(SPOILERS) There’s Jaws, there’s Star Wars, and then there’s Batman in terms of defining the modern blockbuster. Jaws’ success was so profound, it changed the way movies were made and marketed. Batman’s marketing was so profound, it changed the way tentpoles would be perceived: as cash cows. Disney tried to reproduce the effect the following year with Dick Tracy, to markedly less enthusiastic response. None of this places Batman in the company of Jaws as a classic movie sold well, far from it. It just so happened to hit the spot. As Tim Burton put it, it was “more of a cultural phenomenon than a great movie”. It’s difficult to disagree with his verdict that the finished product (for that is what it is) is “mainly boring”.

Now, of course, the Burton bat has been usurped by the Nolan incarnation (and soon the Snyder). They have some things in common. Both take the character seriously and favour a sombre tone, which was much more of shock to the system when Burton did it (even…

She writes Twilight fan fiction.

Vampire Academy (2014)
My willingness to give writer Daniel Waters some slack on the grounds of early glories sometimes pays off (Sex and Death 101) and sometimes, as with this messy and indistinct Young Adult adaptation, it doesn’t. If Vampire Academy plods along as a less than innovative smart-mouthed Buffy rip-off that might be because, if you added vampires to Heathers, you would probably get something not so far from the world of Joss Whedon. Unfortunately inspiration is a low ebb throughout, not helped any by tepid direction from Daniel’s sometimes-reliable brother Mark and a couple of hopelessly plankish leads who do their best to dampen down any wit that occasionally attempts to surface.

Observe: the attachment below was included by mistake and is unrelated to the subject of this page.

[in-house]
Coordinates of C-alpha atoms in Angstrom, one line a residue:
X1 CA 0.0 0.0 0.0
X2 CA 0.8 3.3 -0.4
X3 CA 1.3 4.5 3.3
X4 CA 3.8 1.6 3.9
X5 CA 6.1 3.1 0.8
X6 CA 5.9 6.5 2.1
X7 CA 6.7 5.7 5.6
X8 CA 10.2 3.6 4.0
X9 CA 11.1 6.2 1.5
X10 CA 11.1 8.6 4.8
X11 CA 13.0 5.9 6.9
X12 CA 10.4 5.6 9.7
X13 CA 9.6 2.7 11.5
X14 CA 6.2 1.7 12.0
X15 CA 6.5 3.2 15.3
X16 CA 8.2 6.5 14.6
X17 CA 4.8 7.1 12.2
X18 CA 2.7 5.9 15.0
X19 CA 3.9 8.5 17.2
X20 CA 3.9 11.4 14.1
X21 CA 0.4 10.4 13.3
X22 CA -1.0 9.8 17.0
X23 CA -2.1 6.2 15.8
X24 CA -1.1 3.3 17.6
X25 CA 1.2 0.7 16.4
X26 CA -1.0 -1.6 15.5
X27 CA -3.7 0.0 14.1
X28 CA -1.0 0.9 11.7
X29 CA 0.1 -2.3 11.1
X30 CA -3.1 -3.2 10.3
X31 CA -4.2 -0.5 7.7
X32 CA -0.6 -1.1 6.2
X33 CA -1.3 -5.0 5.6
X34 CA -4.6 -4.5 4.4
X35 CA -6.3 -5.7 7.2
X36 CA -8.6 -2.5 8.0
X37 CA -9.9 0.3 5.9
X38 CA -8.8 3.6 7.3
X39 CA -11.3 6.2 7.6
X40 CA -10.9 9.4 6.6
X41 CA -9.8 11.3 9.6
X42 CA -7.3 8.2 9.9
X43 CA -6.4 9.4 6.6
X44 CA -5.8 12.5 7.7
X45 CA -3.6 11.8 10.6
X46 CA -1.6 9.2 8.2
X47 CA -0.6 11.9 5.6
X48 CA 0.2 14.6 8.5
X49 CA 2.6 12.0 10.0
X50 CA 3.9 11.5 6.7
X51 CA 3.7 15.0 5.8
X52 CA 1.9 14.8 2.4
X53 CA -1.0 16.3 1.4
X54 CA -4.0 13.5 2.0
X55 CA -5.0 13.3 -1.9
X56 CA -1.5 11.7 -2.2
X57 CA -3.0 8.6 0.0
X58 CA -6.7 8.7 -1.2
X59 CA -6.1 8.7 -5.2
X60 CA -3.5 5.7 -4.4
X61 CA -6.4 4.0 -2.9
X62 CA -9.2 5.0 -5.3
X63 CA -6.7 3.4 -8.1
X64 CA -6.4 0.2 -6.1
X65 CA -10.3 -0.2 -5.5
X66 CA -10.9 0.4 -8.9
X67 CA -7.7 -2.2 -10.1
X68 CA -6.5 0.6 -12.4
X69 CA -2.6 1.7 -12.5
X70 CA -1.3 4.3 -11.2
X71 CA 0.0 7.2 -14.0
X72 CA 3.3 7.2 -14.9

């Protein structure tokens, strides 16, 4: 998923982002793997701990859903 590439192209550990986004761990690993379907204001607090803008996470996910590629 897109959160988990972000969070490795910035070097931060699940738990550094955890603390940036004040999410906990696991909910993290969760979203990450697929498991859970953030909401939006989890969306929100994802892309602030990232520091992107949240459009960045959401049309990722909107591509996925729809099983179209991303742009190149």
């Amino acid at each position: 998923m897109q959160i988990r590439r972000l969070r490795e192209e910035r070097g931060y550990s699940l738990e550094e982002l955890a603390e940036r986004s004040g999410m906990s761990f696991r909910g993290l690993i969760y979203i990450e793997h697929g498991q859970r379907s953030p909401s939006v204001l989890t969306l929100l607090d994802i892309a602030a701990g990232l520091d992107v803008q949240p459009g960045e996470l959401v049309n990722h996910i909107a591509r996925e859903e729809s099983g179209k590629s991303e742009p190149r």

I can only presume there’s a never-ending pile of Young Adult fiction poised for big screen failure, all of it comprising multi-novel storylines just begging for a moment in the Sun. Every time an adaptation crashes and burns (and the odds are that they will) another one rises, hydra-like, hoping…

It looks like we’ve got another schizoid embolism!

Total Recall (1990)
(SPOILERS) Paul Verhoeven offered his post-mortem on the failures of the remakes of Total Recall (2012) and Robocop (2013) when he suggested “They take these absurd stories and make them too serious”. There may be something in this, but I suspect the kernel of their issues is simply filmmakers without either the smarts or vision, or both, to make something distinctive from the material. No one would have suggested the problem with David Cronenberg’s prospective Total Recall was over-seriousness, yet his version would have been far from a quip-heavy Raiders of the Lost Ark Go to Mars (as he attributes screenwriter Ron Shusset’s take on the material). Indeed, I’d go as far as saying not only the star, but also the director of Total Recall (1990) were miscast, making it something of a miracle it works to the extent it does.

Anything can happen in Little Storping. Anything at all.

The Avengers 2.22: Murdersville
Brian Clemens' witty take on village life gone bad is one of the highlights of the fifth season. Inspired by Bad Day at Black Rock, one wonders how much Murdersville's premise of unsettling impulses lurking beneath an idyllic surface were set to influence both Straw Dogs and The Wicker Mana few years later (one could also suggest it premeditates the brand of backwoods horrors soon to be found in American cinema from the likes of Wes Craven and Tobe Hooper).

To defeat the darkness out there, you must defeat the darkness inside yourself.

The Chronicles of Narnia: The Voyage of the Dawn Treader (2010)
Easily the best of the Narnia films, which is maybe damning it with faint praise. 

Michael Apted does a competent job directing (certainly compared to his Bond film - maybe he talked to his second unit this time), Dante Spinotti's cinematography is stunning and the CGI mostly well-integrated with the action. 

Performance-wise, Will Poulter is a stand-out as a tremendously obnoxious little toff, so charismatic you're almost rooting for him. Simon Pegg replaces Eddie Izzard as the voice of Reepicheep and delivers a touching performance.
***